Moneylenders could face stricter rules by end-2015

Bureau will be set up for compulsory credit checks; lending caps to follow

Licensed moneylenders face the prospects of tighter lending rules from late 2015. -- ST FILE PHOTO: DESMOND WEE
Licensed moneylenders face the prospects of tighter lending rules from late 2015. -- ST FILE PHOTO: DESMOND WEE

Licensed moneylenders face the prospects of tighter lending rules from late next year.

The authorities are looking to set up a Moneylenders Credit Bureau by then, which money- lenders must use to run compulsory credit checks on potential borrowers.

Lending caps will kick in a year later. This means the total amount a person can borrow will be fixed, regardless of how many moneylenders he borrows from.

It is understood that these details were disclosed by the Law Ministry when it sought views from interested parties on the credit bureau last week.

But the ministry declined to give further details. Its spokesman said: "We are currently reviewing the moneylending regulatory regime and we will share more information when ready."

The setting up of the bureau was first announced by Senior Minister of State for Law Indranee Rajah in Parliament last month, when the ministry's annual budget was debated.

Besides using the bureau to curb lending, the authorities are likely to use the data collected to track industry trends and improve controls over the sector, said a source, adding that no taxpayer money will be involved in setting up and running the bureau.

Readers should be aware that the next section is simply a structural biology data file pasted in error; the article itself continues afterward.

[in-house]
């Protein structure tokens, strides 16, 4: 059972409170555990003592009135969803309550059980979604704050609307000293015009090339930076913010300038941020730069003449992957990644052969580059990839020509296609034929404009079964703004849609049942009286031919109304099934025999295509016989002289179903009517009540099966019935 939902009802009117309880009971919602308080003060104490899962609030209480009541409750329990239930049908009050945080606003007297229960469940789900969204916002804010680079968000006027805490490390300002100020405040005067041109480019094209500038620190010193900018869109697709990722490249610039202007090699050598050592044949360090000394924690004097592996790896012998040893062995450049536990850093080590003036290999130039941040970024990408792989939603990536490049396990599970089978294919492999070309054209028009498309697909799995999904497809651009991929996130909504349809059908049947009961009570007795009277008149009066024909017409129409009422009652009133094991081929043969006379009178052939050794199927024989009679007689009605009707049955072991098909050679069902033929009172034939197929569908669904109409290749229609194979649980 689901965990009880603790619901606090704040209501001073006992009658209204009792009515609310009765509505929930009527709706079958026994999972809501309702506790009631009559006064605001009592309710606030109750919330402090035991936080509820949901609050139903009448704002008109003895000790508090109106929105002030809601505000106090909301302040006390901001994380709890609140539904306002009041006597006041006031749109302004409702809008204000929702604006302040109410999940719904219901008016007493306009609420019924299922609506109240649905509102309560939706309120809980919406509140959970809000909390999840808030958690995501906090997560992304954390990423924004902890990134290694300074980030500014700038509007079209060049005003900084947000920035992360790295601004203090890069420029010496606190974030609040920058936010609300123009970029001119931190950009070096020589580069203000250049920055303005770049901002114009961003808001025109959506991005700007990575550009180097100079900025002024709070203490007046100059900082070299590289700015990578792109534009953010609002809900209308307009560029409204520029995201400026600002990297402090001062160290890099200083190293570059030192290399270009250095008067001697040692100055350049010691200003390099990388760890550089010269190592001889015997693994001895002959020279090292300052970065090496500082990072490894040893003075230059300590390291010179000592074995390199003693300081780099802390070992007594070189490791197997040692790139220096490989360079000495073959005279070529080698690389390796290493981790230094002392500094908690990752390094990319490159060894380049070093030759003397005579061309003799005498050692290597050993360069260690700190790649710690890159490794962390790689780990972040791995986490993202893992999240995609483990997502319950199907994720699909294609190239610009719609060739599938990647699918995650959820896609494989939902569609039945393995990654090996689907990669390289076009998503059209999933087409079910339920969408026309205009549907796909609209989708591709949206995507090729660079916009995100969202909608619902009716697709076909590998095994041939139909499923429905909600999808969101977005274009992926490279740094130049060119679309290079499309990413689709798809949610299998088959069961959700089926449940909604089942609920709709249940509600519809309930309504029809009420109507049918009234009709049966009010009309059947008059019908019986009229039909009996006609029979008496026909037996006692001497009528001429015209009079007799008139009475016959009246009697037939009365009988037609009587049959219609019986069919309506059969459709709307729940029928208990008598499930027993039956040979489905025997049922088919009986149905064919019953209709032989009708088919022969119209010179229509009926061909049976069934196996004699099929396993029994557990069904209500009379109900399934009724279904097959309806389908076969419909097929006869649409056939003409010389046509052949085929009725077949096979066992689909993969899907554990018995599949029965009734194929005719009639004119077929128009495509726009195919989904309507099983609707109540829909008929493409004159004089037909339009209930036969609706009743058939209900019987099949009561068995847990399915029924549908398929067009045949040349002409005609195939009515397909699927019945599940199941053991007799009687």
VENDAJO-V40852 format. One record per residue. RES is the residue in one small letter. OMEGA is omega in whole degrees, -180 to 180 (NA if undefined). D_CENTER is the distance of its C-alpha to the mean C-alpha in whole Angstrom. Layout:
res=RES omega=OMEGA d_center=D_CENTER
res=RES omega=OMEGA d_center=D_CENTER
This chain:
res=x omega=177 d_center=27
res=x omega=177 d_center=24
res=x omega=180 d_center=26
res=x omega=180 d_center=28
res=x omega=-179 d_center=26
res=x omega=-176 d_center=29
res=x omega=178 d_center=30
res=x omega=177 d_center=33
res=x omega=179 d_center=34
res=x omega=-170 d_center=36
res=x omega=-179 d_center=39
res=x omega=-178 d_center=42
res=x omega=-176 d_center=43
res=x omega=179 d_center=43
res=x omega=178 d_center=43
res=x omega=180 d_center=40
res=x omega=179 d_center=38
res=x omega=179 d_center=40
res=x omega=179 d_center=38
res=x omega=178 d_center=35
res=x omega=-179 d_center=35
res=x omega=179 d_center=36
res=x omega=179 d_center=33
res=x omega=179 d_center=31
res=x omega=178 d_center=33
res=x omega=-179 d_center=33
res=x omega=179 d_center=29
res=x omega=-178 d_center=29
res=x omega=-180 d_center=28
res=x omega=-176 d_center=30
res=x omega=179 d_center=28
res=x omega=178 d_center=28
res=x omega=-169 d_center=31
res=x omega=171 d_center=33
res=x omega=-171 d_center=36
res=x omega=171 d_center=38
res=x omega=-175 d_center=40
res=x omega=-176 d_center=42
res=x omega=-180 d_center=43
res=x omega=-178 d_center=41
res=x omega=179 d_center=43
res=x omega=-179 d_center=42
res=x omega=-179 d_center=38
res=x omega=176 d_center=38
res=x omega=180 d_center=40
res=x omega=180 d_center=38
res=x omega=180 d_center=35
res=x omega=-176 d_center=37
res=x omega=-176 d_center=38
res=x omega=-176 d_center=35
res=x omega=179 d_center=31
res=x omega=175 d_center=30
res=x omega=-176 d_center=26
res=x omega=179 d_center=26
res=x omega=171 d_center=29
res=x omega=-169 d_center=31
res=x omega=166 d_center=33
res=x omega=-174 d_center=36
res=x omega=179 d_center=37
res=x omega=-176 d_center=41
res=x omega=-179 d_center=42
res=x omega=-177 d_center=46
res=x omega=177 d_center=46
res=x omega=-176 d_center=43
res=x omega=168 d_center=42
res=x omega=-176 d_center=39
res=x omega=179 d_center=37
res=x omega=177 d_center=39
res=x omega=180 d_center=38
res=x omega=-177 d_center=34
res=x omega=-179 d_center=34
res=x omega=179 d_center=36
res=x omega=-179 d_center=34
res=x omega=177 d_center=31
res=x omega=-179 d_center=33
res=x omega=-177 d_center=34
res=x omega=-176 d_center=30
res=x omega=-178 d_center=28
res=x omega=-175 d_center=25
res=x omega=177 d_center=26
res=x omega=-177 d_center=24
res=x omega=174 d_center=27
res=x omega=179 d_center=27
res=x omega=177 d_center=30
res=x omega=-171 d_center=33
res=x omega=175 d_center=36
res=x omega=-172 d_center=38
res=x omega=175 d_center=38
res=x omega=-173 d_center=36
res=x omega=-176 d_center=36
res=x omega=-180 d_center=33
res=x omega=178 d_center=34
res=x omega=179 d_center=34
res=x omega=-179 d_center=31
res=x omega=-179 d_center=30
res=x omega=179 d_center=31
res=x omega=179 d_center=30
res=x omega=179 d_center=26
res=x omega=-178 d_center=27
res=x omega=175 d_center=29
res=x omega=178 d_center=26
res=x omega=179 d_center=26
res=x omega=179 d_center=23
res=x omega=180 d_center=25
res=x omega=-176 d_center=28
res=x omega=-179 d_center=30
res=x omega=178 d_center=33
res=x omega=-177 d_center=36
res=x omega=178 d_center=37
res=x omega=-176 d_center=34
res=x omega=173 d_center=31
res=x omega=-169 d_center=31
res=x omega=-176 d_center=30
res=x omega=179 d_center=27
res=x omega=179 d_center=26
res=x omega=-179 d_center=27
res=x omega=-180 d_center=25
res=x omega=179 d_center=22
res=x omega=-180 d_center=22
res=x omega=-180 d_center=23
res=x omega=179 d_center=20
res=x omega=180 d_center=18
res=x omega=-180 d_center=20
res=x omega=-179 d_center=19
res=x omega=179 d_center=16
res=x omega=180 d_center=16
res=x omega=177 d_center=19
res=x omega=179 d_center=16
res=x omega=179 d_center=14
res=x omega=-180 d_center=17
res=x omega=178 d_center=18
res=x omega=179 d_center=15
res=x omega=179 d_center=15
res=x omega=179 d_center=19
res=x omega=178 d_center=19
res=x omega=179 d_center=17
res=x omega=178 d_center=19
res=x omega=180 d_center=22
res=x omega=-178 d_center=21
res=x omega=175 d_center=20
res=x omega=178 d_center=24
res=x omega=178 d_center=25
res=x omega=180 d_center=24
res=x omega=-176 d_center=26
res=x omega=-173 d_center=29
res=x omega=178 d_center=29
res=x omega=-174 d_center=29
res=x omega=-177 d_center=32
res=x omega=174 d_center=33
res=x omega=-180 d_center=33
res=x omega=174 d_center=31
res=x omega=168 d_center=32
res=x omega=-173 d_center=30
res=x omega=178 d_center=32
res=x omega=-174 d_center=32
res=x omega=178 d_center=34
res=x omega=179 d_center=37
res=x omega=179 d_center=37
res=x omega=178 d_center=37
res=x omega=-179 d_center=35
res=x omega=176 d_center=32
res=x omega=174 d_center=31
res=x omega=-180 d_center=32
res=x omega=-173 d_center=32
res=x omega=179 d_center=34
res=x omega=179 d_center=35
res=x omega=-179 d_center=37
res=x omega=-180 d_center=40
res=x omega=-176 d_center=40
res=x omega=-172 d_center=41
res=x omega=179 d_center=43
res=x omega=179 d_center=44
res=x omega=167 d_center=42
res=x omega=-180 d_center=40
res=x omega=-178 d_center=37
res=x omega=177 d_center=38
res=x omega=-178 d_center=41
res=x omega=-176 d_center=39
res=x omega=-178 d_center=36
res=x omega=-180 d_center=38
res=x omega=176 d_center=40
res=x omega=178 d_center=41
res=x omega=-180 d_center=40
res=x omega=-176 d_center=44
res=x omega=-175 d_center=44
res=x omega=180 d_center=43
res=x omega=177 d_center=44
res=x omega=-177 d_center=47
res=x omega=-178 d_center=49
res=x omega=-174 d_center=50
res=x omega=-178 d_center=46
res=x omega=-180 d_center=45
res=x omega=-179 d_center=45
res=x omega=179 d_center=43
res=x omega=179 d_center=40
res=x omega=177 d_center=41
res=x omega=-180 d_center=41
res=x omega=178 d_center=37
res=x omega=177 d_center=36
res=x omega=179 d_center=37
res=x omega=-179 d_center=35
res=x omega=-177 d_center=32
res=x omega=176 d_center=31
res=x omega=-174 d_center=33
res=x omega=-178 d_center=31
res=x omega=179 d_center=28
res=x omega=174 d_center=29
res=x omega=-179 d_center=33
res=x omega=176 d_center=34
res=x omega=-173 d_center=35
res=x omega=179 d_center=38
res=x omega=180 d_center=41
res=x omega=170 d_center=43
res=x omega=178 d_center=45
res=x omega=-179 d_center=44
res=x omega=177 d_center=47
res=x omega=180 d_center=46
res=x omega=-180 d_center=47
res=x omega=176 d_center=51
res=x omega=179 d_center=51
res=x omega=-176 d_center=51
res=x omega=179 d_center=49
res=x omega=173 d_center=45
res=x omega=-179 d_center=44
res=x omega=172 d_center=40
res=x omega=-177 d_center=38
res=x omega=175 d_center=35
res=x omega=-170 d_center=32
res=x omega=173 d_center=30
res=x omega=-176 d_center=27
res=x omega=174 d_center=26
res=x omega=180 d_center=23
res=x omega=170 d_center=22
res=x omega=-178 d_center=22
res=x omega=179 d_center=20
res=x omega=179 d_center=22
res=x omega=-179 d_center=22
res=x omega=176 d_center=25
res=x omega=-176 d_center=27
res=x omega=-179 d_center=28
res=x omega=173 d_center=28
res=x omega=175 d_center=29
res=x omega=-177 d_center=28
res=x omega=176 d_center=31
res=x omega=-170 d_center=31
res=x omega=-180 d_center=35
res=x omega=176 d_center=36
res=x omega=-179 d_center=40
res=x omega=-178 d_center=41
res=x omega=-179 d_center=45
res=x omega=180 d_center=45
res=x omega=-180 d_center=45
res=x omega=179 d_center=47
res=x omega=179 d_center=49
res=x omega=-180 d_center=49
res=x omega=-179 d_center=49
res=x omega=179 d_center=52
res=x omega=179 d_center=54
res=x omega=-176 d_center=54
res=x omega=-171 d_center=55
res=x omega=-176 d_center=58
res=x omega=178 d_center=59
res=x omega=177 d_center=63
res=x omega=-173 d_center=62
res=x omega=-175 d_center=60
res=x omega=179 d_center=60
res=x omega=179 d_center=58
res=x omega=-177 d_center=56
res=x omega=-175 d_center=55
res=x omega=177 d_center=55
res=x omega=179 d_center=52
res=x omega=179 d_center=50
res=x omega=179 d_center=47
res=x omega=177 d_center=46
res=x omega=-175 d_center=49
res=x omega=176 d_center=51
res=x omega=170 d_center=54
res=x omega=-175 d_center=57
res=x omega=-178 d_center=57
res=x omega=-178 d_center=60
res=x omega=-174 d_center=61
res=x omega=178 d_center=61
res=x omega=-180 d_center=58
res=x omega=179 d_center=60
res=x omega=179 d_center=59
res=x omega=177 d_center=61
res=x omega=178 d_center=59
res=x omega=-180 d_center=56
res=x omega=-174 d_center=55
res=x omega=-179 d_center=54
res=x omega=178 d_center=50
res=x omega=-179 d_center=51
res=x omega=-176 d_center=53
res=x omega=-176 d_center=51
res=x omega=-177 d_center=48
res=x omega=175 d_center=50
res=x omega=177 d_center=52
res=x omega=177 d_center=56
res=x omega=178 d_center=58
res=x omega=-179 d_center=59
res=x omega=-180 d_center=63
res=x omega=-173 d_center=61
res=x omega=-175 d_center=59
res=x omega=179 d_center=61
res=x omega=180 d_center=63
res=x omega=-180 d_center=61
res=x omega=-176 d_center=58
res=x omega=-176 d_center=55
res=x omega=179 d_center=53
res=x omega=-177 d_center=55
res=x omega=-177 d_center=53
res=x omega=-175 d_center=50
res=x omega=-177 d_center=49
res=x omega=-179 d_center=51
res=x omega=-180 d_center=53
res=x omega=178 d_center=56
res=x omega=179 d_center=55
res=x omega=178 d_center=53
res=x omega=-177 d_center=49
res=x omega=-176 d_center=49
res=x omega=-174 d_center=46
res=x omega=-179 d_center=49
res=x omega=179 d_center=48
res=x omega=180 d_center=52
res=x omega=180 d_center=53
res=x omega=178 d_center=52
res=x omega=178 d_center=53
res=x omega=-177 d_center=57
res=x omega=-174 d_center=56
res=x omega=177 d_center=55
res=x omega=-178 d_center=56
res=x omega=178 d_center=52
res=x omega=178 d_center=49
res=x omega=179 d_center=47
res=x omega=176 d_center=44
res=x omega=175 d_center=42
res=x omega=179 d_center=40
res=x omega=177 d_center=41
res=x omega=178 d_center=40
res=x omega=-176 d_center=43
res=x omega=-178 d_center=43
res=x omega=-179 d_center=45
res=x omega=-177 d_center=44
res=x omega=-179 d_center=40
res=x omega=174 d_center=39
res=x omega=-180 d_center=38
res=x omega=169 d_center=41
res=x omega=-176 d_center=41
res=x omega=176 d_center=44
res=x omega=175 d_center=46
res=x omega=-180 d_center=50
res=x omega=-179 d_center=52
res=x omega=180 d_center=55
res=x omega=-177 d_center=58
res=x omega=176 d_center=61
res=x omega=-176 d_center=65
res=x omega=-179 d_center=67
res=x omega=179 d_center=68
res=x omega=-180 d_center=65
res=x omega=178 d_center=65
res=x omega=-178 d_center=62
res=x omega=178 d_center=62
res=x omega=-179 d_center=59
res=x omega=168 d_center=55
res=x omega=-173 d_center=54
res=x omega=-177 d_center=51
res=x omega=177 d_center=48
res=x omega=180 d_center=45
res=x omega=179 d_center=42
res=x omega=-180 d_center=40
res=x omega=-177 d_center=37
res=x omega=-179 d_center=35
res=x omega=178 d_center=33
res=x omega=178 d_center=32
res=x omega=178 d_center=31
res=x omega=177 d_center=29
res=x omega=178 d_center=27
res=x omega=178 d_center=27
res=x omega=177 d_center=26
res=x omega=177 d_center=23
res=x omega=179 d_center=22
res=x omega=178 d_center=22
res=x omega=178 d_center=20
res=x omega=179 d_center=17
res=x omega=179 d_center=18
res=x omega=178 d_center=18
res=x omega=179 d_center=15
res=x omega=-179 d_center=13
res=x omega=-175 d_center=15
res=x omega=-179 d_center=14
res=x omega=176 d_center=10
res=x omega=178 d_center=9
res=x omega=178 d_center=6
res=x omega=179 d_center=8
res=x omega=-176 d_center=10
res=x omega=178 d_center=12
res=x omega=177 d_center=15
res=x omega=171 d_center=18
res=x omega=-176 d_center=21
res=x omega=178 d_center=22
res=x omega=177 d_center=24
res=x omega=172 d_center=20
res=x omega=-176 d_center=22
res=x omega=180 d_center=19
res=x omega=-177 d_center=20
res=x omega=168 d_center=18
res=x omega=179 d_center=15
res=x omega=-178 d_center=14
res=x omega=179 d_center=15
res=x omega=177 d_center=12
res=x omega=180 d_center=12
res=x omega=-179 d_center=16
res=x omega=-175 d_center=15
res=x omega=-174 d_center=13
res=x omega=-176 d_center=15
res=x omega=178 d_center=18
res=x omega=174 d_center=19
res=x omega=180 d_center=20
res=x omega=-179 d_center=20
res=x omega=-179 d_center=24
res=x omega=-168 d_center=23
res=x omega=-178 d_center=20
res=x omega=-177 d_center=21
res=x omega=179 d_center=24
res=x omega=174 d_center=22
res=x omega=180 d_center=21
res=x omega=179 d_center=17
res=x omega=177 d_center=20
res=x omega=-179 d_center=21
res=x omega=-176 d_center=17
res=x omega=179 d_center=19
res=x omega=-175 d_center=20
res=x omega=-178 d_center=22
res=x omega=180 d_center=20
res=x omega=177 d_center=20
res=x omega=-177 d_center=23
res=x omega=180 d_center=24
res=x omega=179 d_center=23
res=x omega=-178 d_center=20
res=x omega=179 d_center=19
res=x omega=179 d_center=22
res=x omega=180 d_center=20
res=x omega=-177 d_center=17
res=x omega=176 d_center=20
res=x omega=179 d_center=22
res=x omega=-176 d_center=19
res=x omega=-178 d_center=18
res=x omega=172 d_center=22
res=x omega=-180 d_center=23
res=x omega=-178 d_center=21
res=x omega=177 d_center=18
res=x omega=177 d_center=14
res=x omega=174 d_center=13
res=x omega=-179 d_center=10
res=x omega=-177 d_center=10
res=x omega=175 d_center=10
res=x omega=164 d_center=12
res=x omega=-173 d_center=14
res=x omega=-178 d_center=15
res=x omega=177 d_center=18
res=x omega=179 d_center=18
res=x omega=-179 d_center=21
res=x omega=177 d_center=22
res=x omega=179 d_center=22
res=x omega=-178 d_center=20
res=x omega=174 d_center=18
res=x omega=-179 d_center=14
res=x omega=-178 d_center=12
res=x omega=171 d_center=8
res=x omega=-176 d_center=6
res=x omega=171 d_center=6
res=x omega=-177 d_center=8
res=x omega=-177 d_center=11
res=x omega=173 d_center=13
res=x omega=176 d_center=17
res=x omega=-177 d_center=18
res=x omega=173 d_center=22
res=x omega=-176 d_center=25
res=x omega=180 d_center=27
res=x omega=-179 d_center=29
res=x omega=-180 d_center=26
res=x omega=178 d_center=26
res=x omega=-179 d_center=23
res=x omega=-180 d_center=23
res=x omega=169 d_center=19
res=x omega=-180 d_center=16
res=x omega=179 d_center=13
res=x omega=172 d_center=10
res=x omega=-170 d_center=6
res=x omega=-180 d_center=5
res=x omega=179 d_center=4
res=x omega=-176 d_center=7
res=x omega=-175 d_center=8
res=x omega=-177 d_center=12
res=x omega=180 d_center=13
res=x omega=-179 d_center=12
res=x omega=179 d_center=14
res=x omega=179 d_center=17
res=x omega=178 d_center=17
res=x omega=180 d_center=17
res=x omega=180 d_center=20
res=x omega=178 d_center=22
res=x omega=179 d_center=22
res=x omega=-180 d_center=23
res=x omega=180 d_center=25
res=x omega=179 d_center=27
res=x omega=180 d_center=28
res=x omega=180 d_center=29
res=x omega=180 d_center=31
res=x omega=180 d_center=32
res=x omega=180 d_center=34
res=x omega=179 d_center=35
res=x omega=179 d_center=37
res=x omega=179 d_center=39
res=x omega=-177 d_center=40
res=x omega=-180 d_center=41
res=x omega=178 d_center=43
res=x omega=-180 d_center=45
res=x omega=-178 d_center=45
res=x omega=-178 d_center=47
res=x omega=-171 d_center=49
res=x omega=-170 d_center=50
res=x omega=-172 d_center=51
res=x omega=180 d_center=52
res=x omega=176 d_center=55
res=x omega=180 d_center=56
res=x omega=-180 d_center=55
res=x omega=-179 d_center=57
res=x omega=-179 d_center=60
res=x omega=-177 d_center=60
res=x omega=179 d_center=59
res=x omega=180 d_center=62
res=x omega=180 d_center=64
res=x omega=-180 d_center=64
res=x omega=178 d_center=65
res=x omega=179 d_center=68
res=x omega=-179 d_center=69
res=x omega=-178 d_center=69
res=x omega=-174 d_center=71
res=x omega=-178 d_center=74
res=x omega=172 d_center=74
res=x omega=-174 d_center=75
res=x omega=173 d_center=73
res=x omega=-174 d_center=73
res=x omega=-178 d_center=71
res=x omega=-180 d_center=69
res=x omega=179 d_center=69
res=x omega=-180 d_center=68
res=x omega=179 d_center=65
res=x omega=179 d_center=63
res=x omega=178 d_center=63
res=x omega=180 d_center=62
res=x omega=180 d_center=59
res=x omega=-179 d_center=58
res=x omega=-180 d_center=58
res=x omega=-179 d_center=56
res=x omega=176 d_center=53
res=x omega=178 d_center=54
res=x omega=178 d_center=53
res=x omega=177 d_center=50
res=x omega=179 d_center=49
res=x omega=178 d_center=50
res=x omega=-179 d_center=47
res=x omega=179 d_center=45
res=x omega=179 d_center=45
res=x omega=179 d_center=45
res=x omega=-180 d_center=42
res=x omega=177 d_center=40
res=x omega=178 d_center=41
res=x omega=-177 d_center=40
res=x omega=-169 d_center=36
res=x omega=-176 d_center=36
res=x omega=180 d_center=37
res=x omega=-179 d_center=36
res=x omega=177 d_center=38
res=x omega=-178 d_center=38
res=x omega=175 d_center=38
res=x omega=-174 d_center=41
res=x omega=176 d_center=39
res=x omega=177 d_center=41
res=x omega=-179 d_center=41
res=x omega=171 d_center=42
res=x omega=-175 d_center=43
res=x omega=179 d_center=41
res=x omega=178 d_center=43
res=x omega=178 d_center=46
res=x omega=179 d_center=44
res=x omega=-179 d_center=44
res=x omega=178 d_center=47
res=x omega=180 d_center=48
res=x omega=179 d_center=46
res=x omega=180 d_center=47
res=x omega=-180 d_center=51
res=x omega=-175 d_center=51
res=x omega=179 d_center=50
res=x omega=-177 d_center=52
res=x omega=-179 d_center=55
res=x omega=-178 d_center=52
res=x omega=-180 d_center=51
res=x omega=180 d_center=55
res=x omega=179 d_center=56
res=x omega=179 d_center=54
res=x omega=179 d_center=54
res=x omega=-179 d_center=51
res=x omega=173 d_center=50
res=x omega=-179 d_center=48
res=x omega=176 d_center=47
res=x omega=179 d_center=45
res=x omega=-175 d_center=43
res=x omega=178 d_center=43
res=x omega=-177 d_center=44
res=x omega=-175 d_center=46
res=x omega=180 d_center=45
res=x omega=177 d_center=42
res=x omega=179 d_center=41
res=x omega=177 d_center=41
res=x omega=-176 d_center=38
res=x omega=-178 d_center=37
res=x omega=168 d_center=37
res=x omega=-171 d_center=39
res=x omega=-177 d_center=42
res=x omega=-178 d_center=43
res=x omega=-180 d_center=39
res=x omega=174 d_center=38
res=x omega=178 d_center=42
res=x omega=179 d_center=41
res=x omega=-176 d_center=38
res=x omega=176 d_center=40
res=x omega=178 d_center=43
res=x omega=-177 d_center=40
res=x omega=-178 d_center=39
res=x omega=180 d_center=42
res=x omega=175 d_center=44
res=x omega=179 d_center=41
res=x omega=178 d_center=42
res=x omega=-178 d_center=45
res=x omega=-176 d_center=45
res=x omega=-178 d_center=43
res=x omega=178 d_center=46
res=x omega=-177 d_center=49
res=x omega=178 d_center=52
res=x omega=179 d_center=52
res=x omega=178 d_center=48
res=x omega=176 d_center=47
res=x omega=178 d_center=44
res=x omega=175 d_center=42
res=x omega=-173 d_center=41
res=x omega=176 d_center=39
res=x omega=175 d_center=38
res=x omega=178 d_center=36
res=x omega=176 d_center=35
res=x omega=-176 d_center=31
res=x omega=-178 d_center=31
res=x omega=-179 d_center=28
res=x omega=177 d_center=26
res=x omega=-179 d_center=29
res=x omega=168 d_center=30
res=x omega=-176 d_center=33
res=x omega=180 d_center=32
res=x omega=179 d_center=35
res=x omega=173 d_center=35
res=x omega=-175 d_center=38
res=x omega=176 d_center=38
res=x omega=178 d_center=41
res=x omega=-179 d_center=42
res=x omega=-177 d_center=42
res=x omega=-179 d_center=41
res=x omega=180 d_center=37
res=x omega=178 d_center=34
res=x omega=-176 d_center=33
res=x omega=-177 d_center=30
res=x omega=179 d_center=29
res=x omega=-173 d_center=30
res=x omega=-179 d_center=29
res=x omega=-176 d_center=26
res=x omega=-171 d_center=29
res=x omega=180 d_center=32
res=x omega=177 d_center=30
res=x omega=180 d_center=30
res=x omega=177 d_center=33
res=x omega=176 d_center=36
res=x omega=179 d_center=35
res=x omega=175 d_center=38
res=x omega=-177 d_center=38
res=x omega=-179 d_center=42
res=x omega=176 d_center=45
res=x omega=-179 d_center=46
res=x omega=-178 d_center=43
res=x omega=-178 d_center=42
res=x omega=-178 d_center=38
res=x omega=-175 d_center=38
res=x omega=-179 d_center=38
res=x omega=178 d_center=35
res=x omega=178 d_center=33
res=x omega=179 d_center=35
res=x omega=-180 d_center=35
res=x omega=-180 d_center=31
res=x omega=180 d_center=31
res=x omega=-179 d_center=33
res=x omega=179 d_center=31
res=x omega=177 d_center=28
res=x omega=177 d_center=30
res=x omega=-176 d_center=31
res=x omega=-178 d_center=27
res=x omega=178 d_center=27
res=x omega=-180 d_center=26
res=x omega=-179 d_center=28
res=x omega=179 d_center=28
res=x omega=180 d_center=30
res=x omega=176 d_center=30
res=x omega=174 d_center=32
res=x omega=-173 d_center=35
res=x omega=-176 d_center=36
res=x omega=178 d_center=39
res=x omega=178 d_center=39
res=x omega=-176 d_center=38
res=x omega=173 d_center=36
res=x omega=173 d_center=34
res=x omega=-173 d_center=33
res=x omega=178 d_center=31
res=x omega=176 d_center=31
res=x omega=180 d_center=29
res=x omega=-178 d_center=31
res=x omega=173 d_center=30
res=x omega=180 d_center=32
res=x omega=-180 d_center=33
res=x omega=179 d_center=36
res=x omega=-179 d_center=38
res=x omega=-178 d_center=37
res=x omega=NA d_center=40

The ministry is understood to have made clear to prospective operators that they would bear the full cost of setting up and running the bureau, by charging moneylenders and borrowers.

Although licensed moneylenders give out less than 1 per cent of consumer loans, the sector has come under recent fire for high interest rates and service fees.

Several MPs such as Mr David Ong, Mr Lim Biow Chuan and Mr Zainal Sapari have called for tighter controls on these moneylenders in the past months, noting late payment interests amounted to a whopping 40 per cent per week.

The ministry said it has stopped issuing new licences for moneylenders since 2012 and safeguards like interest rate caps exist for borrowers earning less than $30,000 a year. There were 209 licensed moneylenders as at 2012.

Mr David Poh, president of the Moneylenders' Association of Singapore which has more than 150 members, said compulsory credit checks will not pose problems for the industry. "Some of us are already doing it," he said.

He is worried about possible curbs on interest rates and charges. "If the interest is too low, it will not be viable (for us). We need to have a certain percentage, we must be a bit more expensive than the banks," he said.

Lending caps should kick in earlier, feels Mr Zainal. "Two years is a bit long... It could have been earlier, perhaps by the middle of next year," he said. "It will be good if the ministry could explain the reason behind those deadlines."

At least one borrower does not mind some curbs. "If I cannot control myself, I don't mind letting the Government control how much I can borrow," said Mr Lee, a taxi driver in his 50s. He declined to give his full name as he does not want his family to know he borrows from moneylenders occasionally to bet on 4-D and Toto, spending about $300 each week.